School Sees Historic First
WESSON – A motivated student group and its sponsoring teacher successfully completed a fundraiser Wednesday to establish the school’s first scholarship for history students.
There’s been no such scholarship at Copiah-Lincoln Community College, and history instructor Dr. Brett Shufelt was determined to see that change.
He’d heard the warnings and been told it would probably take several years to raise the needed $5,000, but Shufelt and students with the school’s Centurion History Club have raised more than $6,000 toward a scholarship.
“Our whole thing is to promote history,” Shufelt said.
The Centurion History Club, which Shufelt helped create and sponsors, raised money through tickets for a drawing of a print donated by Shufelt’s father, the western artist Robert “Shoofly” Shufelt. The drawing was held Wednesday, and area resident Bobby Myers won the print.
Co-Lin Foundation Executive Director David Campbell said the scholarship will be awarded in April for a student to receive during the 2013-14 school year.
The scholarship’s requirements haven’t been discussed yet, but will probably be awarded to a rising sophomore history major.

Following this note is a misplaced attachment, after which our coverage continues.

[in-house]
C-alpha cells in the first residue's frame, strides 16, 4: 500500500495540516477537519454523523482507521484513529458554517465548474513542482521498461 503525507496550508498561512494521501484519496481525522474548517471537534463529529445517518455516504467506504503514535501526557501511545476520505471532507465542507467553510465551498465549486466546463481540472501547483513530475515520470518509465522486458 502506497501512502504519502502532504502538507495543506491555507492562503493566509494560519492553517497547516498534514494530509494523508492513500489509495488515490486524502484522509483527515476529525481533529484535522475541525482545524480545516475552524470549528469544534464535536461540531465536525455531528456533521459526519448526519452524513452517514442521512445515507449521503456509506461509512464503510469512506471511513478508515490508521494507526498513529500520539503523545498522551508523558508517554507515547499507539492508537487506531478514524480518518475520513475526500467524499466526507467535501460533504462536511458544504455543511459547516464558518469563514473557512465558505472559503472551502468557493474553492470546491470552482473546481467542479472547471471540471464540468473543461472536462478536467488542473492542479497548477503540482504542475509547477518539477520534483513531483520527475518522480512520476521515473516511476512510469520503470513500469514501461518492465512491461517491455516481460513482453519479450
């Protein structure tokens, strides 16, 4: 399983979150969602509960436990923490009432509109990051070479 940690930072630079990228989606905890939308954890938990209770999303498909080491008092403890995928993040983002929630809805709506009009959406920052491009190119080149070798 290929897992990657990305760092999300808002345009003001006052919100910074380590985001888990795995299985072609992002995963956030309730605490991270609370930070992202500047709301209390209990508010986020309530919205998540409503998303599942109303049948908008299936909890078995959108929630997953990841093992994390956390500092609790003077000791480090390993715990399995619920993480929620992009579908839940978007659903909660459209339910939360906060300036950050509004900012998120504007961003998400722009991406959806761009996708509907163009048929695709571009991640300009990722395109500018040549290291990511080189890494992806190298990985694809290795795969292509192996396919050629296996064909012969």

Campbell said the typical practice is to pay 5 percent of what’s in the scholarship fund, so he estimated the chosen student will receive about $300 dollars.
The foundation gives out about $200,000 every year in scholarships, Campbell said.
Though a history scholarship’s something Shufelt, an eight-year instructor at Co-Lin, has wanted to see, he gave much of the credit to the history club members for finally making it materialize.
“This group, they wanted to do something long lasting,” Shufelt said.
There are about 20 students currently in the club.
Patton Crane, of Brookhaven, was recognized Wednesday for raising the most money by distributing approximately 108 tickets. He said he found people open to the fundraiser.
“If you’re telling people this is for education purposes, that really resonates with people,” he said.
Shufelt was recently honored as Co-Lin’s outstanding academic instructor.
Crane, a sophomore history major, credits Shufelt as a significant influence and with fostering a love of history.
“When I took Dr. Shufelt’s class, that love flourished,” he said.
There were also other factors at work, though.
Crane, pointing to his name “Patton,” which he shares with the famous Gen. George Patton, says he didn’t really have a choice in his major.
“It was destiny,” he said.